Last Thursday (2/2/12) Patriot Coal (PCX) pulled off quite the head-scratcher after missing analyst consensus estimates for revenue and EPS by 6% and 40% respectively yet rallying on the day, at times reaching +14% territory. This pop was a welcome respite for shareholders who have seen the price of Patriot Coal fall 70% from a year ago.Click to enlarge
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Many analysts cite the earnings call announcement that PCX would be closing the Big Mountain complex as the bullish piece of information that sent the stock flying. The closure was cited as good news that Patriot was keeping a grip on output, and that by managing production they might improve operating margins and help shore up the price of thermal coal.
So is this closure the solution shareholders have been looking for? As Motely Fool's Travis Hoium notes, this move probably won't solve any of the long-term problems facing PCX or coal in general:
Since thermal coal usage is falling in the U.S., I highly doubt that the production cut will do anything but stall problems already forming in the thermal coal market. Unless China picks up demand from U.S. producers this isn't a space I would want to be invested in right now. This is a great time to exit if you agree with that analysis.
With the upside of the closure dubious in the context of rock bottom natural gas prices from the fracking fever that has swept the nation, shareholders are left with a disappointing quarter financially speaking.
To determine just how bad a spot Patriot Coal's earnings miss puts them in, I utilized the Altman Z-Score + Web App, developed by a mobile financial app start-up, Business Compass LLC, in collaboration with Professor Edward Altman. The Altman Z-score test is meant to gauge financial distress and likelihood of bankruptcy, with the lower the socre, the more likely the company is headed for bankruptcy or restructuring.
The web app generates a z score of 0.793 for Patriot coal as of the end of FY 2011. This corresponds to a bond rating equivalent of Caa1/CCC+, with a projected likelihood of default of 18% in one year and 40% in three years.
The trend is negative when PCX's 2009 and 2010 fiscal year results are also run through the tool. As we can see by the chart below, which shows PCX's bond-rating equivalent historically, Patriot's bond rating equivalent has a negative trajectory.
It can't get any worse for Patriot Coal though, right? In the comments section of my previous article regarding Patriot Coal ("Is Patriot Coal Headed for Bankruptcy?") many commentors suggested that PCX had a great deal of legacy contracts written at much lower coal prices, and that as these contacts expired in 2011 and 2012 that Patriot Coal would be able to roll them over at much more attractive prices. Obviously if this was the case, one could make a compelling argument that today's losses were more about the mistakes of a previous management team and did not accurately reflect PCX's forward looking prospects.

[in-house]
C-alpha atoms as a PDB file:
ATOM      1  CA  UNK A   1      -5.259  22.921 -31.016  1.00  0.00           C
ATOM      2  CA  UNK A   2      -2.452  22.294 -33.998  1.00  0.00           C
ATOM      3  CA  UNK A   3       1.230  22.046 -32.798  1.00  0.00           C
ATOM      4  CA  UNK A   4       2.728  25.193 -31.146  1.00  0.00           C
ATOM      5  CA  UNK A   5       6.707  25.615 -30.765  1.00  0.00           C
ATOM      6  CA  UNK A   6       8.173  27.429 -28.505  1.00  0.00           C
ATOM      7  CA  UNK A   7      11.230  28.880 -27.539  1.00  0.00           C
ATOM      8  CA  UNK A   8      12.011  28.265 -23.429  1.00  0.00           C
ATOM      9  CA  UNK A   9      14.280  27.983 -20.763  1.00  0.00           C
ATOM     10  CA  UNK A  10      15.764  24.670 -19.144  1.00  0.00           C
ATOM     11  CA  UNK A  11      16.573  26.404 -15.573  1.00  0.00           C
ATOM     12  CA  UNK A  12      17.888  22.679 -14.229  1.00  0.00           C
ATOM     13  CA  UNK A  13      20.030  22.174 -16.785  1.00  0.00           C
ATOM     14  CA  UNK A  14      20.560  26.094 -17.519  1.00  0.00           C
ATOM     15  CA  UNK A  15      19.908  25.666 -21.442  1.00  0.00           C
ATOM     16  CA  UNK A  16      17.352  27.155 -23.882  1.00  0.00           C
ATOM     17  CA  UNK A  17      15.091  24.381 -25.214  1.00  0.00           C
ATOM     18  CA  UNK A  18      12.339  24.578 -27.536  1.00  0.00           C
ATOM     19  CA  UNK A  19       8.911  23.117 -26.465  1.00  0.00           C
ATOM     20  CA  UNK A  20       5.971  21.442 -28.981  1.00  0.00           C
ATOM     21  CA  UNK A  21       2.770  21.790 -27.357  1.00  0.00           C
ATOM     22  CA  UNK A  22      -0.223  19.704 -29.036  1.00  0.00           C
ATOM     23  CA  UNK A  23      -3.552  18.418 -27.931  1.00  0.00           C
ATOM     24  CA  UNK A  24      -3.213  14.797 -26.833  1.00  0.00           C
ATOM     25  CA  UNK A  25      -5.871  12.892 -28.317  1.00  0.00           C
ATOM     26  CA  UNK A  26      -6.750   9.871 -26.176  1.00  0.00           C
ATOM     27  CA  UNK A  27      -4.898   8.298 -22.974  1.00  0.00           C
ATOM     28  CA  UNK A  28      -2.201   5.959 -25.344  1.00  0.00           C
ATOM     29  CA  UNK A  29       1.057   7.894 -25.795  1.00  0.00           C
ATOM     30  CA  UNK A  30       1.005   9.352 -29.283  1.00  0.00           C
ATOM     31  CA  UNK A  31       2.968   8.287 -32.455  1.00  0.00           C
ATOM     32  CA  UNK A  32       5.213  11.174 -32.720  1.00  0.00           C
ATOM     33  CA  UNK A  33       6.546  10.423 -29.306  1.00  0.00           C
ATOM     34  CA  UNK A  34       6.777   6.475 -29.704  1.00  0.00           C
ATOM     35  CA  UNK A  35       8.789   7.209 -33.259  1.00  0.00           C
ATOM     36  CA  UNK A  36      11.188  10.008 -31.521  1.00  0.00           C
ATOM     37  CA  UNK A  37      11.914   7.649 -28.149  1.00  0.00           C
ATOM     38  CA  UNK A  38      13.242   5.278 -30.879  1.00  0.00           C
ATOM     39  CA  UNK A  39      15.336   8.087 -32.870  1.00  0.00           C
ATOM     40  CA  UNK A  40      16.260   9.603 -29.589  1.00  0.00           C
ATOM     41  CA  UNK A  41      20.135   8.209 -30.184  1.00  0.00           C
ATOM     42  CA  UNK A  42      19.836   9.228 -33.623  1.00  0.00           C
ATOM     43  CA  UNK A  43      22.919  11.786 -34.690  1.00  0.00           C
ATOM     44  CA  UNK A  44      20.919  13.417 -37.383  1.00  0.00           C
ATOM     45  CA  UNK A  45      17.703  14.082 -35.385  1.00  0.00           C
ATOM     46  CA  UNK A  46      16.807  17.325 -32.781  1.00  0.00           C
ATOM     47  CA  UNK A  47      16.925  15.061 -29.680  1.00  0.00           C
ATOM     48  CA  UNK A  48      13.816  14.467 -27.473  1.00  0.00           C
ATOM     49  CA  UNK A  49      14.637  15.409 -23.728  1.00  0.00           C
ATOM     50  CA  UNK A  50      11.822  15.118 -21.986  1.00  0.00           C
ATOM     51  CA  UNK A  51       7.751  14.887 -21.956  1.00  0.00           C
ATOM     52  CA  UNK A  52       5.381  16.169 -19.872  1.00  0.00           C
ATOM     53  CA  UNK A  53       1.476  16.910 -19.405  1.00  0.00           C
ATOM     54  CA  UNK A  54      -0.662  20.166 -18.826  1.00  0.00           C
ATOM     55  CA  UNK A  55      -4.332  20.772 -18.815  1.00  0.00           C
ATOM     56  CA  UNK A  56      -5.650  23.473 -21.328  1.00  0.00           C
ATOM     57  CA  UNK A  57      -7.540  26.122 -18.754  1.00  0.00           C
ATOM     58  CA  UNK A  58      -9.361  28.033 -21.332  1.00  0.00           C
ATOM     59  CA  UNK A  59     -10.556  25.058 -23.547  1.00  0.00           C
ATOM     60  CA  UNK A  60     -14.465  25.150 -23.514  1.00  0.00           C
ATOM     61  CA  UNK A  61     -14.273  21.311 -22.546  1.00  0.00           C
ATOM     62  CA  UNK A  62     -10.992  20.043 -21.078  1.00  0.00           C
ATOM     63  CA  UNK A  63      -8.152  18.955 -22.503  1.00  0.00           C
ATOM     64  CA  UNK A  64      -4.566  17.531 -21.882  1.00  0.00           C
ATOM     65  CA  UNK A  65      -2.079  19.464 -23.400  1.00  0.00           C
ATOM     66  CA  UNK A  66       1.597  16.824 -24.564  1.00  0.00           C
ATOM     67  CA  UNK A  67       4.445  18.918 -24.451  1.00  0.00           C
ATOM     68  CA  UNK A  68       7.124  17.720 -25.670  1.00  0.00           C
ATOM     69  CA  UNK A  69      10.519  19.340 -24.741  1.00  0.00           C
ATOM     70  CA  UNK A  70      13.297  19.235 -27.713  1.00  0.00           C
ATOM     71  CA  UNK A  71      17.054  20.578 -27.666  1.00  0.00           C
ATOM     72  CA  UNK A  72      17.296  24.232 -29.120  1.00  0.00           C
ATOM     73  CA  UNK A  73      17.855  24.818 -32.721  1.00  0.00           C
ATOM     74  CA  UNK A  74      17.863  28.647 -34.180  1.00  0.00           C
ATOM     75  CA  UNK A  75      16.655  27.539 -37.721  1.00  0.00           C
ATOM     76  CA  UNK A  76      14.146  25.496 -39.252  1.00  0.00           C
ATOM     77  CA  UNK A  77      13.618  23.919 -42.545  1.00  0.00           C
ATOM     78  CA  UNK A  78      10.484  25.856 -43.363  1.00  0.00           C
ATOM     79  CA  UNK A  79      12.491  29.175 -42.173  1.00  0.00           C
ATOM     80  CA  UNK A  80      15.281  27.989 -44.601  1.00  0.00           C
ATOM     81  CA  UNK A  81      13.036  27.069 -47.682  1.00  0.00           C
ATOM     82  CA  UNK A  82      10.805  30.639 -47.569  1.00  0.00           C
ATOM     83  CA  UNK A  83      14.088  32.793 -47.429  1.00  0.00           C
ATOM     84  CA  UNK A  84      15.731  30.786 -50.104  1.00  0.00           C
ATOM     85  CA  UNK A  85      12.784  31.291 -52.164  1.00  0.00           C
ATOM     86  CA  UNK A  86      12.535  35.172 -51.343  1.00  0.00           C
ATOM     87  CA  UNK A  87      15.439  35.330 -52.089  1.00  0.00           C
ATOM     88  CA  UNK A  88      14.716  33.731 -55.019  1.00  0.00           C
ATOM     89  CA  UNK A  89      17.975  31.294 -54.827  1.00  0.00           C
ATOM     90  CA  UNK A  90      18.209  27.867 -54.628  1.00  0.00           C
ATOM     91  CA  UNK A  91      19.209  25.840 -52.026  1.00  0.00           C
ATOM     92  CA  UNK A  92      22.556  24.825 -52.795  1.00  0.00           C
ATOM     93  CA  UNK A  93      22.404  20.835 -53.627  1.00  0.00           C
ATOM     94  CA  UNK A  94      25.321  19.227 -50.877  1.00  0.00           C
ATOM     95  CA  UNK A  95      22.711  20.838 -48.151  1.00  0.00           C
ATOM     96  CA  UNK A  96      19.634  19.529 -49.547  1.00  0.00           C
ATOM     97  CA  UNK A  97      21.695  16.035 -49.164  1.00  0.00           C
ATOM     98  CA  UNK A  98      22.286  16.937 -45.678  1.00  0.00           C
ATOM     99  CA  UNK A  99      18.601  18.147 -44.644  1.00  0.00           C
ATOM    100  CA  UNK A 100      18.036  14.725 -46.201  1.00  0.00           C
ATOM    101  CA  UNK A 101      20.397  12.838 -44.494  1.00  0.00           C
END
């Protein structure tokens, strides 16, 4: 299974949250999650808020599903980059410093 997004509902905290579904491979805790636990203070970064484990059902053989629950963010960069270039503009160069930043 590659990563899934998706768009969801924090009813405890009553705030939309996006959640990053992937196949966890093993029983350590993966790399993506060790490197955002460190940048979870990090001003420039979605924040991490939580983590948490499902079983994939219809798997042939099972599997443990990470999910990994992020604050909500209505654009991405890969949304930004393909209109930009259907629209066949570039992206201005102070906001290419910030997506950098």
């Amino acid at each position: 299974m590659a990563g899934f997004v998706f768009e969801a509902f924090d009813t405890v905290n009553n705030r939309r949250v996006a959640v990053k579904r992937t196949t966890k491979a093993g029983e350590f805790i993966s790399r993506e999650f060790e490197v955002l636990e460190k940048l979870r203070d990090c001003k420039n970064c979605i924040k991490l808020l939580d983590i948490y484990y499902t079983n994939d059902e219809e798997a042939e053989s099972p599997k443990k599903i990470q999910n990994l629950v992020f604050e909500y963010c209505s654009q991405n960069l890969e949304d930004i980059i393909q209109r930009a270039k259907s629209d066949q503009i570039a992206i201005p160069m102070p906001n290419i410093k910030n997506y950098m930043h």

To determine if this held any water, I took to Patriot Coal's most recent 10-K, released 2/25/11. I was looking for any commentary on expiring legacy contracts that would positively impact forward earnings. Surely if these contracts were what was holding PCX back, Patriot's management team would be crawling over each other to notify the prospective investor that their historical losses should be overlooked!
The only mention I found of below-market contracts were in connection with Patriot Coal's 2008 acquisition of Magnum Coal Company*. This acquisition was completed shortly after Patriot Coal's 2007 spinoff from Peabody Energy (BTU). Per the 10-K:
In connection with the Magnum acquisition, we recorded liabilities related to below market sales contracts. The below market supply contracts were recorded at their fair values when allocating the purchase price, resulting in a liability of $945.7 million, which is being accreted into earnings as the coal is shipped over a weighted average period of approximately three years.
This is accreted to the income statement under the line item "Sales contract accretion", which includes the liability mentioned above net of the asset of the above market contracts Magnum had at the time of acquisition. PCX realized a net gain of $121M in 2010, $299M in 2009 and $279M in 2008 from sales contract accretion. Without this line item, PCX profit would have been -$170M in 2010 (vs. -$48M reported), -$171M in 2009 (vs. $127M profit) and -$137M in 2008 (vs. $143M profit).
For the nine months ended 9/30/2011, if PCX wouldn't have had this line item, they would have lost -$123M (vs. -$77M reported). With this expiring likely sometime in 2012 per the three year statement above, one would expect Patriot Coal to be in a fair amount of trouble as the above market contracts expire.
Between the trend of their deteriorating bond rating equivalent, dim industry outlook and expiring above-market legacy contracts, unless the market dynamics turnaround quickly PCX may find itself in some trouble going forward.
Inputs** for Altman Z score test:
* Please contact me if you have any additional information on Patriot Coal legacy contracts
** As a note, the Altman Z-score world divides companies as manufacturing or non-manufacturing. Patriot Coal is classified as a manufacturing company in this regard.
Disclosure: I am short PCX.